The U.S. Legal System and All Things Related Blog

With Enough People, Power, and Persistence, the System Will Improve



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A Look at Presidential Pardons since 1900


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Corruption is the rule.  This week marks twenty-eight years since George H.W. Bush pardoned six defendants as part of the Iran-Contra cover up.  One of whom, confessed criminal Elliot Abrams, was brought back into government by George W. Bush, and now serves as Trump’s Iran/Valenzuela envoy.  Trump is not just using the pardon power as other presidents have, but pardoning people to send a clear signal to witnesses and prosecutors.  Each of the pardoned miscreants was convicted of crimes that may have been committed by witnesses against Trump or by the president himself.

Corruption Is Alive and Well in American Courts


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A judiciary without honesty has little chance of executing its moral and constitutional duties, no matter how many rules of ethics exist.  This is true in the United States, where the judiciary is afforded wide discretion.  Facts and laws require interpretation; justice and equity require judgment.  We count on honest judges to navigate our ship of justice through dangerous waters.  We expect judges to be honest because we establish institutions that incentivize honesty.  Despite the critical importance of maintaining judicial integrity, there is much to say about how commonplace corruption is in our courts.

Three Strikes (and You're Out) Laws—Why These Laws Are Bad


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History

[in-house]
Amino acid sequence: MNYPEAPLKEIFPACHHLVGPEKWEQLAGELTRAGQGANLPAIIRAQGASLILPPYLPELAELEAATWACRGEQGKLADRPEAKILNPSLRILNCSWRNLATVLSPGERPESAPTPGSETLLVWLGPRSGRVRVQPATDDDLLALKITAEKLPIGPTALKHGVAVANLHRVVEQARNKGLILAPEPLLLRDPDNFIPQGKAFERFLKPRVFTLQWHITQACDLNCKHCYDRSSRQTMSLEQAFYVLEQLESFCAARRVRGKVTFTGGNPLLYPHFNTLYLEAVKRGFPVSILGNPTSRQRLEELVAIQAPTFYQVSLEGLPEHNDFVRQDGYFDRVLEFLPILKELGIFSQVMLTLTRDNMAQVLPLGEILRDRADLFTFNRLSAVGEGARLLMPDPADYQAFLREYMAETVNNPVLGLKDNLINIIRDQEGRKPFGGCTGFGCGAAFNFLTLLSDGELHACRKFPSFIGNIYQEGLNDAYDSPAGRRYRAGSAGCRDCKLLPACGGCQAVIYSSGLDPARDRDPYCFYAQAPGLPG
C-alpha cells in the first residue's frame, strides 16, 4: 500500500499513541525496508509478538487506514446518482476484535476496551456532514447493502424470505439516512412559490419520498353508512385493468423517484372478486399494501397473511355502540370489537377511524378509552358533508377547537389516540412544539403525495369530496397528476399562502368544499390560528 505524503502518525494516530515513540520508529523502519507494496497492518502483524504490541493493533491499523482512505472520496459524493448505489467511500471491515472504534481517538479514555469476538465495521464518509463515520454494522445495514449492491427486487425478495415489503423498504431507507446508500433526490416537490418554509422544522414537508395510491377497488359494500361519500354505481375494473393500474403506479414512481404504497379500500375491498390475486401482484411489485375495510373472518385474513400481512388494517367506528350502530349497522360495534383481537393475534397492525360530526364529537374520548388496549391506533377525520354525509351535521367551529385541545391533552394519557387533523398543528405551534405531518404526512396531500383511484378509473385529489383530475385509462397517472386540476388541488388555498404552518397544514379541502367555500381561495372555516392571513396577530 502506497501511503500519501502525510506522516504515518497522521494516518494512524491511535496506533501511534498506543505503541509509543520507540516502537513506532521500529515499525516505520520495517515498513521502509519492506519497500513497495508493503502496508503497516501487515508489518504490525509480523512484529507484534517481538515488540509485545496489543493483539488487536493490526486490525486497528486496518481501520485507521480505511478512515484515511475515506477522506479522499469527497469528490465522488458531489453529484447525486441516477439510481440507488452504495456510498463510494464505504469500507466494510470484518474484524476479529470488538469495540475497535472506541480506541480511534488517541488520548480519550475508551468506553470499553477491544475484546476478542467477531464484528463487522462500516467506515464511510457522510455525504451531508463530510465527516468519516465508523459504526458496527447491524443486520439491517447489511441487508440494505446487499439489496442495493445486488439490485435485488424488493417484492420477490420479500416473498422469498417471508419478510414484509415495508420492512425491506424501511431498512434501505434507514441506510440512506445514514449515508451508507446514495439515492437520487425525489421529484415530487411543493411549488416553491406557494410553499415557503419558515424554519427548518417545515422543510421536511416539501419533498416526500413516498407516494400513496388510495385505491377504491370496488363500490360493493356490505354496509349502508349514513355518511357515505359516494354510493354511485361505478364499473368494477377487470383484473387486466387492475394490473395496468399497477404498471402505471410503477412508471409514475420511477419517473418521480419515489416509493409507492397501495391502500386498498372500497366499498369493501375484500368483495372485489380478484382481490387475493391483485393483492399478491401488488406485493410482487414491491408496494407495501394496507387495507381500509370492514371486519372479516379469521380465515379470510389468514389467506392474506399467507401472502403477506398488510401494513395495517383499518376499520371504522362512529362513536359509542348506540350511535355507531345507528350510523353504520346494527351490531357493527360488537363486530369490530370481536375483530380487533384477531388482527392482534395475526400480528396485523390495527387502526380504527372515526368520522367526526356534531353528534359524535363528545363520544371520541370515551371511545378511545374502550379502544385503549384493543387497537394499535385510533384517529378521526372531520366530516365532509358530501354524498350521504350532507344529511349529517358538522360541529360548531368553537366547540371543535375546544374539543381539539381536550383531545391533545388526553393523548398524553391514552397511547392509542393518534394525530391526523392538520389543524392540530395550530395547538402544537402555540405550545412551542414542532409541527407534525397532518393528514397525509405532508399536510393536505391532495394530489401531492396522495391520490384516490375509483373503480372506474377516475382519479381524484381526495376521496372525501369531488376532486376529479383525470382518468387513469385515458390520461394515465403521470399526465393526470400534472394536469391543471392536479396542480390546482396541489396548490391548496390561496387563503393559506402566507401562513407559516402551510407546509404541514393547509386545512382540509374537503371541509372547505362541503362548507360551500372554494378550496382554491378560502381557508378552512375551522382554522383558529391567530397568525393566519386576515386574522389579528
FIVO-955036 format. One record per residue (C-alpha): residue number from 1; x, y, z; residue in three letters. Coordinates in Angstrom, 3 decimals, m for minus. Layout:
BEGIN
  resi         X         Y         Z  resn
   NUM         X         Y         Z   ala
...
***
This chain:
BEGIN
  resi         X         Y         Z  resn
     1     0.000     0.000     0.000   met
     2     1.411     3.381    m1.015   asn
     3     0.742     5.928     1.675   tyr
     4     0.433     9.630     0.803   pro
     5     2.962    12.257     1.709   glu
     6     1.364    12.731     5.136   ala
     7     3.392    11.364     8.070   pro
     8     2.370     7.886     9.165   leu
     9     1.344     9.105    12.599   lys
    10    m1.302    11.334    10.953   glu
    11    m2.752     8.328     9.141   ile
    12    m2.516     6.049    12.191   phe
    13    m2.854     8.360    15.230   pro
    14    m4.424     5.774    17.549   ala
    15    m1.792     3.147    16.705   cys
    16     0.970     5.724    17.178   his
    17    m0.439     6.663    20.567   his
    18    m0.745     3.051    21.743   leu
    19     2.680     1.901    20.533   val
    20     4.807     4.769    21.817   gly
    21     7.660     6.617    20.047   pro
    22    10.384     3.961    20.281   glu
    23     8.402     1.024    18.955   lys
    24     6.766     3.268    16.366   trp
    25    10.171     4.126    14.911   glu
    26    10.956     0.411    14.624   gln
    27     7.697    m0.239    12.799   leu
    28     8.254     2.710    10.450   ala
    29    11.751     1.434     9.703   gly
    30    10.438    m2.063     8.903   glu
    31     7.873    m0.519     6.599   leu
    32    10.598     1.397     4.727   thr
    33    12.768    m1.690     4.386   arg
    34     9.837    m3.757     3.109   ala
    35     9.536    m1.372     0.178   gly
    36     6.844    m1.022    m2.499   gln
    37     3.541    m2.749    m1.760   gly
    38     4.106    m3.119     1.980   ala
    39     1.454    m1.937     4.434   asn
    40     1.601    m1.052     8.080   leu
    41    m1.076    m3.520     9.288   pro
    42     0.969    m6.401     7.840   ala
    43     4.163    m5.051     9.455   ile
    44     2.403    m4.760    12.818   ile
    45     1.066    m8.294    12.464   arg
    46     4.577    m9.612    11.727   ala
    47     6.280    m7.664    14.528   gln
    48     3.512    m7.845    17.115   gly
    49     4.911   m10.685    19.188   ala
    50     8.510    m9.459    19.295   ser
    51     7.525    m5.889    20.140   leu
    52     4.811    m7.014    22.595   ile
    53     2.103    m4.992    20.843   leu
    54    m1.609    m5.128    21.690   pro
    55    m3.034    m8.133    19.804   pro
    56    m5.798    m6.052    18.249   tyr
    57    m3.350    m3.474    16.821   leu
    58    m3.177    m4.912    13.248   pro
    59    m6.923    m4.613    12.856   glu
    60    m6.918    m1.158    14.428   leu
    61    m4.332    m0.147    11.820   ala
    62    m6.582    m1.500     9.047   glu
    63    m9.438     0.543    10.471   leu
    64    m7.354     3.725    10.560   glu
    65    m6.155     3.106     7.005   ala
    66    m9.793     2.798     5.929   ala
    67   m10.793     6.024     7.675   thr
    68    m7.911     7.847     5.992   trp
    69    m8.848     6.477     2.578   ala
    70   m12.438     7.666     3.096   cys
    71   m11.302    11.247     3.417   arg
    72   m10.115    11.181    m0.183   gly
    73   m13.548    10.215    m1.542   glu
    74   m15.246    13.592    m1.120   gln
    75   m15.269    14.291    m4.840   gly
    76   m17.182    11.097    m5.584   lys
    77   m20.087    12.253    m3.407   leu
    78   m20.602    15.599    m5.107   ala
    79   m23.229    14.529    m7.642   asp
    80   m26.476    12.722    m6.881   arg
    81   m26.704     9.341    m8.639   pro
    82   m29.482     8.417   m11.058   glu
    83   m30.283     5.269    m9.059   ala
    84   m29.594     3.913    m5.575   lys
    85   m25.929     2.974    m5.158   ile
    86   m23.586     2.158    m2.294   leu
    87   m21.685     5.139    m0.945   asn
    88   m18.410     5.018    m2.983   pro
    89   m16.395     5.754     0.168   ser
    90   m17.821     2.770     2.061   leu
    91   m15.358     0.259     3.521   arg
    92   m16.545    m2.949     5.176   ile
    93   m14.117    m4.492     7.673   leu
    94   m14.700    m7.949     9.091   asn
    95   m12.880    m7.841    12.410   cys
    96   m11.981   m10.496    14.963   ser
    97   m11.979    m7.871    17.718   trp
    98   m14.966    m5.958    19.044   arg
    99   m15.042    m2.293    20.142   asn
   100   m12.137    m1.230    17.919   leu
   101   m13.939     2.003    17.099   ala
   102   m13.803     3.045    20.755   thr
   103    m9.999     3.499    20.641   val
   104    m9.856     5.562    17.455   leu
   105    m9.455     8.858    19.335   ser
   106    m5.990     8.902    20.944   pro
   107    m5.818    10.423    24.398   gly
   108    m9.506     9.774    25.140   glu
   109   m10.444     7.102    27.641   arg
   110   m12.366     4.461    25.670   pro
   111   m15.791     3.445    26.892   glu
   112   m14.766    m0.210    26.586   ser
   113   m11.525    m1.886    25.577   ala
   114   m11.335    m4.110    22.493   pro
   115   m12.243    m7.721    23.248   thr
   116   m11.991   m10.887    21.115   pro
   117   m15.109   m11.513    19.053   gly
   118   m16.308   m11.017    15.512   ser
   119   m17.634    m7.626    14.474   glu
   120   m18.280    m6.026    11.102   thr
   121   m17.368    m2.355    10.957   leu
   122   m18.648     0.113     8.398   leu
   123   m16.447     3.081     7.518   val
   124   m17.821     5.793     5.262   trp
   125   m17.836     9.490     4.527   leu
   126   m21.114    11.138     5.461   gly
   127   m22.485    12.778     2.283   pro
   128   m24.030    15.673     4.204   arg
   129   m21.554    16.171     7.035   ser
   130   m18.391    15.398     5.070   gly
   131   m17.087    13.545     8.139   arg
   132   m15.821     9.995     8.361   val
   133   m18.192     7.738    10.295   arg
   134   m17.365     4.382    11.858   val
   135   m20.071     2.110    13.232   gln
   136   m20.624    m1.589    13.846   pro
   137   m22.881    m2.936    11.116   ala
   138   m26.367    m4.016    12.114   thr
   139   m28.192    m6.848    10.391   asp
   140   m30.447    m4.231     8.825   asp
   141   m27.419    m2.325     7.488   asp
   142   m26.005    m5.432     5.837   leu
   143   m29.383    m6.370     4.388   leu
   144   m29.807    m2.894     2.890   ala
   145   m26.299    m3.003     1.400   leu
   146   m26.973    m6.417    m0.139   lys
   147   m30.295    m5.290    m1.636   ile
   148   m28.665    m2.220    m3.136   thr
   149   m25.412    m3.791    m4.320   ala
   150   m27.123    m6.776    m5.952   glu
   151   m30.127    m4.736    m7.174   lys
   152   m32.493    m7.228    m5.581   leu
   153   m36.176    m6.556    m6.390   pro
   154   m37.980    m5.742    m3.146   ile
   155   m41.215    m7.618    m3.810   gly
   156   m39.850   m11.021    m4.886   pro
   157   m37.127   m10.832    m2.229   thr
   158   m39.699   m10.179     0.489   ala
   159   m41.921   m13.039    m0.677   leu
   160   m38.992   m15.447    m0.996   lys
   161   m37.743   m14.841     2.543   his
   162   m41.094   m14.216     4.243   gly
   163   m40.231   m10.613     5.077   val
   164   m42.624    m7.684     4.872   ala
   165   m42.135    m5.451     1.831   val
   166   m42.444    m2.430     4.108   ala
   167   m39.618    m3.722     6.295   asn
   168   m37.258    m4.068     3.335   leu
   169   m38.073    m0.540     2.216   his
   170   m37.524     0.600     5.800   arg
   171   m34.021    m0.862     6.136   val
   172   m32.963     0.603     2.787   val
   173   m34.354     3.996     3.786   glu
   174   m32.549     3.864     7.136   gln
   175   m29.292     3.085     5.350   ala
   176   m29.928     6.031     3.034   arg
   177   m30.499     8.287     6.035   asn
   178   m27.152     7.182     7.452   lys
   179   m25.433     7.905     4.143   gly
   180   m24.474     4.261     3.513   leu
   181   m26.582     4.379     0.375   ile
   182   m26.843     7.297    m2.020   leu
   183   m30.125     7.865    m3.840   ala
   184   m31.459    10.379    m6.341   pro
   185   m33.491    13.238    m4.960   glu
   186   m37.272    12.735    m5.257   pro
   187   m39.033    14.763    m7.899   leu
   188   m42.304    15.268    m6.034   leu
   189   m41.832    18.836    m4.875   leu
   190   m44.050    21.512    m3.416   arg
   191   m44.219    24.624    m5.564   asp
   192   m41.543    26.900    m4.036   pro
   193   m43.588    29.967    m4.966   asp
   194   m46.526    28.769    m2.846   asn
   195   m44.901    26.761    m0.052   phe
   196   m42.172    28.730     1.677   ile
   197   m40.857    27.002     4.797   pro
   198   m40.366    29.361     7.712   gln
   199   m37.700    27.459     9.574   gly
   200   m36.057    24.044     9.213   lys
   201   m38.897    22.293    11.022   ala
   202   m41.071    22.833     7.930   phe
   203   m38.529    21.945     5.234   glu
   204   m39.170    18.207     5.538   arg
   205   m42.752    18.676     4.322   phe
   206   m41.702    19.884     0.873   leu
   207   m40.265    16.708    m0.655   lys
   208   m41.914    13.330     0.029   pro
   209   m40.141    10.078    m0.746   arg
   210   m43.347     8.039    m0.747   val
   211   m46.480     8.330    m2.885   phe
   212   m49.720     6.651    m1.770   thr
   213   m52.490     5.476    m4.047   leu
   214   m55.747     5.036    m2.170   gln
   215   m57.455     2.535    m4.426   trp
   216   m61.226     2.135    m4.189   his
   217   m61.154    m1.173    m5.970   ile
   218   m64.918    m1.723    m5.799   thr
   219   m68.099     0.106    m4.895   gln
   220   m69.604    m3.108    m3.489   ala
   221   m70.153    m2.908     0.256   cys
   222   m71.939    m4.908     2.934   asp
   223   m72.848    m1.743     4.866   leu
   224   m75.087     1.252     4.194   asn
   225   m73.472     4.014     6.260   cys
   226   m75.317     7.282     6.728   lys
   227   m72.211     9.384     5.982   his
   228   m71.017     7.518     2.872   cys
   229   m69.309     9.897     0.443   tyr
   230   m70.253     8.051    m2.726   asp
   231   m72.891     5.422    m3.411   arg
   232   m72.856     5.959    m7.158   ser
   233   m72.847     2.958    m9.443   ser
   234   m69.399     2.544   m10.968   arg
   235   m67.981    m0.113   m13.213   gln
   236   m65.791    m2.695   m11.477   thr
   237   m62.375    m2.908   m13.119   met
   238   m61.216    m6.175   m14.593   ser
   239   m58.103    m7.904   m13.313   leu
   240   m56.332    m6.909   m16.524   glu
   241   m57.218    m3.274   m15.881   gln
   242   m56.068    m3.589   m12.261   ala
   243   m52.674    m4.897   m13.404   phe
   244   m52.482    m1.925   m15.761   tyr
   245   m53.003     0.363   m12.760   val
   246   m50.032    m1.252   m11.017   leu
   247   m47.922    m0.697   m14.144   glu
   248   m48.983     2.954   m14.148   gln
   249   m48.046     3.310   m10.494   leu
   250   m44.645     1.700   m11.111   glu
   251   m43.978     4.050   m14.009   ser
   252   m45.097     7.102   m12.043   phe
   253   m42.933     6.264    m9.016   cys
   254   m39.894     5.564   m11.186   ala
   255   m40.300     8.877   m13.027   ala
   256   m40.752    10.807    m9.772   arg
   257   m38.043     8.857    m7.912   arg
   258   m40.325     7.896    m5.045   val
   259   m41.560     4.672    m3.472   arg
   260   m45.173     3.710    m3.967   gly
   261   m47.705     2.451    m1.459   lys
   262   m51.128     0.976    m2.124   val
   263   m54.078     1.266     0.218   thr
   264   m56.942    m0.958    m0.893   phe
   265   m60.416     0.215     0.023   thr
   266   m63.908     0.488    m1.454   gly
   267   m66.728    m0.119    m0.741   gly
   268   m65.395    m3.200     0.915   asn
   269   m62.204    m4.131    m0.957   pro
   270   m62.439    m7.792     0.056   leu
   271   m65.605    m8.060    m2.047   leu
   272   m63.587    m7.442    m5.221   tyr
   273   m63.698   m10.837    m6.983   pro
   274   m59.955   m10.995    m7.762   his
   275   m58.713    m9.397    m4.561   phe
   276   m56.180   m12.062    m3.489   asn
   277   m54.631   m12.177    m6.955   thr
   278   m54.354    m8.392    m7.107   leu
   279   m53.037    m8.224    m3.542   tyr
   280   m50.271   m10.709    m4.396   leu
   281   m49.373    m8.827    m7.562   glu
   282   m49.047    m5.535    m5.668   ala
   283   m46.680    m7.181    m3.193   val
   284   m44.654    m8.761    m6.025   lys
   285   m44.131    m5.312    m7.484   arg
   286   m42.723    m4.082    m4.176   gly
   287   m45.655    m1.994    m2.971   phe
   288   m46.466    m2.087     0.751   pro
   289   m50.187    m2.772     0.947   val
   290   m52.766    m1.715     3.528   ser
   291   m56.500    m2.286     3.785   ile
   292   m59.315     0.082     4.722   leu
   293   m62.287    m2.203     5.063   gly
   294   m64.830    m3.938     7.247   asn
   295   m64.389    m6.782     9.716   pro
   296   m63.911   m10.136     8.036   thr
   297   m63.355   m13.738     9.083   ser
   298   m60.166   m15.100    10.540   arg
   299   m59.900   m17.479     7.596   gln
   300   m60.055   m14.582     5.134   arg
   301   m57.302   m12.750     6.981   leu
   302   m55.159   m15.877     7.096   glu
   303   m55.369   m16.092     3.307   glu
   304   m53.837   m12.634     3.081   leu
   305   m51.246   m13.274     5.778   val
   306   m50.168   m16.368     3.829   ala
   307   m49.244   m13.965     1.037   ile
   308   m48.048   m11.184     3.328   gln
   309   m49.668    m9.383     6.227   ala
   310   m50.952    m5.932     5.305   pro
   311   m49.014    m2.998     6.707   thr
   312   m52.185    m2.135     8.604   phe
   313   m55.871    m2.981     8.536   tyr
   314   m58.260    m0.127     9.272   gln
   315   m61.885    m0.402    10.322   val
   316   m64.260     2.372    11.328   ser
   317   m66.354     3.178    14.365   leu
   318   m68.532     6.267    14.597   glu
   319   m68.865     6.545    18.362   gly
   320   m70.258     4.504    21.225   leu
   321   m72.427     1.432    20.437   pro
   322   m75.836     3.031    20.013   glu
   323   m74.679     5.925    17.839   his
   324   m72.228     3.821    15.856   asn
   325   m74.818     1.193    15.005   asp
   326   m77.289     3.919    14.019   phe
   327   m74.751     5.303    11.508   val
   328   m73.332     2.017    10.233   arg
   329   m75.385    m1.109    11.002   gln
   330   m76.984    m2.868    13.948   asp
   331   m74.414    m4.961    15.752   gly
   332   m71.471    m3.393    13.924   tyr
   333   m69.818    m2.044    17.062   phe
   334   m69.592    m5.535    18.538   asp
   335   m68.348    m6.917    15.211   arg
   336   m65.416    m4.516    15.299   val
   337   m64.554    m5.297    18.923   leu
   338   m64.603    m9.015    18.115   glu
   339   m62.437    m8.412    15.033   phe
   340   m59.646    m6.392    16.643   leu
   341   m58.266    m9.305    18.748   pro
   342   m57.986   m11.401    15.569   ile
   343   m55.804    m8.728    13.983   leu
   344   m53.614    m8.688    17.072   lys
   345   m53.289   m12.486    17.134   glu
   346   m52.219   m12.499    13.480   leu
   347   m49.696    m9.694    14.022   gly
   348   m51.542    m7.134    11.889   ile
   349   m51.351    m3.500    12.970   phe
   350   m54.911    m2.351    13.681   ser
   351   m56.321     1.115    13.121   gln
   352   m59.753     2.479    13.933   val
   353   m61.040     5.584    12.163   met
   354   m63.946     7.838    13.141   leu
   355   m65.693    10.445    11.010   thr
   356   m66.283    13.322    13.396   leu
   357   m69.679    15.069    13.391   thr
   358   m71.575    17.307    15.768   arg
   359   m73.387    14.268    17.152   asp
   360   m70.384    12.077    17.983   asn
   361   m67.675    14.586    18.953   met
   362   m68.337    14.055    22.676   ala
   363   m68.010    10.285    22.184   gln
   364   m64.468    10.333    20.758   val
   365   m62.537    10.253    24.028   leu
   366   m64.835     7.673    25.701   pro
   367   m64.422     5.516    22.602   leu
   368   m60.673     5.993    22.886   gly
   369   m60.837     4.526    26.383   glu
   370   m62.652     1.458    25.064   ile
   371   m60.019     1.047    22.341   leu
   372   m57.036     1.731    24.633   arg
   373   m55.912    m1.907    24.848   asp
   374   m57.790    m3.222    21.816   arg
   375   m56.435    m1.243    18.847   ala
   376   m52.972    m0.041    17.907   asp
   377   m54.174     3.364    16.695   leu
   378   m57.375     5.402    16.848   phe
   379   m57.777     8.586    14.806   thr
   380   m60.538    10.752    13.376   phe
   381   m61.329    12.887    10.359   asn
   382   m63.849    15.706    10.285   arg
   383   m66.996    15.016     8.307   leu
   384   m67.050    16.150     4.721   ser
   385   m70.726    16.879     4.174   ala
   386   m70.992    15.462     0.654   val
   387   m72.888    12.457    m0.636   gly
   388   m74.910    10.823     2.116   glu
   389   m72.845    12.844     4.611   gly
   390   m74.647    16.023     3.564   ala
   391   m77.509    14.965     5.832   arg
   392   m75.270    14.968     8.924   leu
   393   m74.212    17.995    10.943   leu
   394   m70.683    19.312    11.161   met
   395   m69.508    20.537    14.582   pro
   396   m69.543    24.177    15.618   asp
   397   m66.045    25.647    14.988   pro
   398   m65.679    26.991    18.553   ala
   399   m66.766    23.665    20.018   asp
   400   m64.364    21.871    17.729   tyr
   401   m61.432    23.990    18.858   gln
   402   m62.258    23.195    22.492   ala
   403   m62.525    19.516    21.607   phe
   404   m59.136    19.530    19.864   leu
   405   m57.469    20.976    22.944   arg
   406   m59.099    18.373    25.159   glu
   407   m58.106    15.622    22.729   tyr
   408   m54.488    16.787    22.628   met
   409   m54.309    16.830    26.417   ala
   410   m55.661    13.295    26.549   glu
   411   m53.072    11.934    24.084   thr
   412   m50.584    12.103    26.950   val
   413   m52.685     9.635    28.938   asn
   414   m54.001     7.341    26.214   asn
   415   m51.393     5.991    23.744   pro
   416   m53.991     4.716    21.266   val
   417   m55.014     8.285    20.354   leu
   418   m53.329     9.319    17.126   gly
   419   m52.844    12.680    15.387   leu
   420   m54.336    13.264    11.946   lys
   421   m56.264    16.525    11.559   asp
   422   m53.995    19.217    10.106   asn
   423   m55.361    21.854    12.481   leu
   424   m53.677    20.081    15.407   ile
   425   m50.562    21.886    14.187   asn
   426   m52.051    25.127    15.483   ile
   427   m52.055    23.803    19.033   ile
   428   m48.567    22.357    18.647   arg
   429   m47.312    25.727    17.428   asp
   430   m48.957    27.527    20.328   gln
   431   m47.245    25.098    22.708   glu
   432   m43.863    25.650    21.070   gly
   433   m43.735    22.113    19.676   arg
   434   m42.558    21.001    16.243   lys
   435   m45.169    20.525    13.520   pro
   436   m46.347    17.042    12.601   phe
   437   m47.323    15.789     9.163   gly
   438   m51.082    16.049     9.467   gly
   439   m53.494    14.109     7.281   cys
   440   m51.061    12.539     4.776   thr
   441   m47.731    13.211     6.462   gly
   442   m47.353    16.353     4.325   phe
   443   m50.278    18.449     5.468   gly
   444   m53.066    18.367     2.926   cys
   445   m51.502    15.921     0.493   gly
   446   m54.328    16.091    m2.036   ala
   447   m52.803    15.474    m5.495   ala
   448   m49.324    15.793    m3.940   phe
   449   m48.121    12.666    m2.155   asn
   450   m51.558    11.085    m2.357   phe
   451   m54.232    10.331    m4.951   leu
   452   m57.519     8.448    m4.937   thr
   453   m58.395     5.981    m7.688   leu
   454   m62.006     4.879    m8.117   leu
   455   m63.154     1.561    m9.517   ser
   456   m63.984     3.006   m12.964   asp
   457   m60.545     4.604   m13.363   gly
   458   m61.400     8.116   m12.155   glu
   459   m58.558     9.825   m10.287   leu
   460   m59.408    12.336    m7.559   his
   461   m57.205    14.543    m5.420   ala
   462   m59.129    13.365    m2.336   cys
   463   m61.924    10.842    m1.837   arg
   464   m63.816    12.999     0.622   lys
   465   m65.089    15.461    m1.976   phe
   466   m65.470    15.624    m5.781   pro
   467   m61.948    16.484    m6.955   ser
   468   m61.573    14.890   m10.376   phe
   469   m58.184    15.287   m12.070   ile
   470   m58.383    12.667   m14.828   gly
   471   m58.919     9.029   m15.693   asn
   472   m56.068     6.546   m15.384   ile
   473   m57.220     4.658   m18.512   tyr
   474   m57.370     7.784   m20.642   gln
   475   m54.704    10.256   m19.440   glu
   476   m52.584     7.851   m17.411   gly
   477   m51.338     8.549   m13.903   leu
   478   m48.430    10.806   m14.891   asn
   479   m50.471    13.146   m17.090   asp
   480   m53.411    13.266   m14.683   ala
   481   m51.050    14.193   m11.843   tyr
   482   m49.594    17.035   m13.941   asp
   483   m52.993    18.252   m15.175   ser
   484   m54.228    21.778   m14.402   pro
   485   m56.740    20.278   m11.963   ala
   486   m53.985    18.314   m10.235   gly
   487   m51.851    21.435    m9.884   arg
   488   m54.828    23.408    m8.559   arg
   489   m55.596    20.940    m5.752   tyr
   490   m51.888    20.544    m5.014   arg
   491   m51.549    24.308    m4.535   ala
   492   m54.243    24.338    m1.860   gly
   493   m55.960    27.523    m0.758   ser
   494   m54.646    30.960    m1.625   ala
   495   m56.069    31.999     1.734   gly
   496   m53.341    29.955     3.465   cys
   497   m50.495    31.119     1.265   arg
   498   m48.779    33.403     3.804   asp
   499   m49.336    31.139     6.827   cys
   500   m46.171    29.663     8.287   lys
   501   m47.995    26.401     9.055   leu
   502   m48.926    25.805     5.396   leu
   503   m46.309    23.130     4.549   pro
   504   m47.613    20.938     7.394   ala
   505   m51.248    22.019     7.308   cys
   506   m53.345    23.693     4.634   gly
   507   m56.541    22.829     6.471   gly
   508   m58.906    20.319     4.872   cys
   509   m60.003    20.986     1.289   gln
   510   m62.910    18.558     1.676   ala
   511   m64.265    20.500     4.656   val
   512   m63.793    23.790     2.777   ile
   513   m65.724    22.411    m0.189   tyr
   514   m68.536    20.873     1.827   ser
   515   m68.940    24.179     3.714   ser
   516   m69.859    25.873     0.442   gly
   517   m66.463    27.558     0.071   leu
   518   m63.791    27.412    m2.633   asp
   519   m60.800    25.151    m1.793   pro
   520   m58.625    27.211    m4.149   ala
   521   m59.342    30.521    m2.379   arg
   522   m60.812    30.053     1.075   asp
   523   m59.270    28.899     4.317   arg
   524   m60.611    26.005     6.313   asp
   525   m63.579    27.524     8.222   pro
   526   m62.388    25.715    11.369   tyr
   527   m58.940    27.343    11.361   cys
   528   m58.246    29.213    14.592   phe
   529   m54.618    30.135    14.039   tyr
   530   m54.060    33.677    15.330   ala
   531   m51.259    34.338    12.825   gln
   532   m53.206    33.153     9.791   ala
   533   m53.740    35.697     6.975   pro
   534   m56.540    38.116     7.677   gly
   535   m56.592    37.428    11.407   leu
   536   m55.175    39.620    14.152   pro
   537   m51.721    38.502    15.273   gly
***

In the United States, habitual offender laws, commonly referred to as "three-strikes laws" were first implemented on March 7, 1994, and are part of the Department of Justice Anti-Violence Strategy.  These laws require two previous convictions in order to be applicable and sometimes make life in prison mandatory.  Twenty-eight states have some form of a three-strikes law.  Its purpose is to drastically increase the punishment of those convicted of more than two felonies, but, in some instances, convictions of more than just one criminal offense, not necessarily a felony, will still result in harsher penalties as it does in Washington, D.C.

America the Not-So Beautiful


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The Problem
One can look anywhere in the world where there is money or power, and corruption can be found rearing its ugly head.  This has been the case throughout history.  It is human nature. However, a legal system is possibly the least desirable place for corruption to exist because of the immense power the system wields and, at times, decides who lives and who dies.

How a Judge's Bias Can Taint a Case


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Many legal experts agree that one of the biggest threats to our nation’s system of justice are judges, who, through a lack of proficiency, bias or corruption, prevent a litigant from getting a fair hearing in our courts. Judges in local, state, and federal courts across the country oftentimes hide their connections to litigants and their lawyers. These links can be social, political, financial, or ideological. In some instances the judge may have mutual investment interests with a litigant or lawyer. The judge might be related somehow to one of the parties. Although such situations cannot always be avoided, when they do create a perception of bias, a judge has the duty to at least disclose that information. If the situation creates an actual bias, the judge should allow a different judge to take over.

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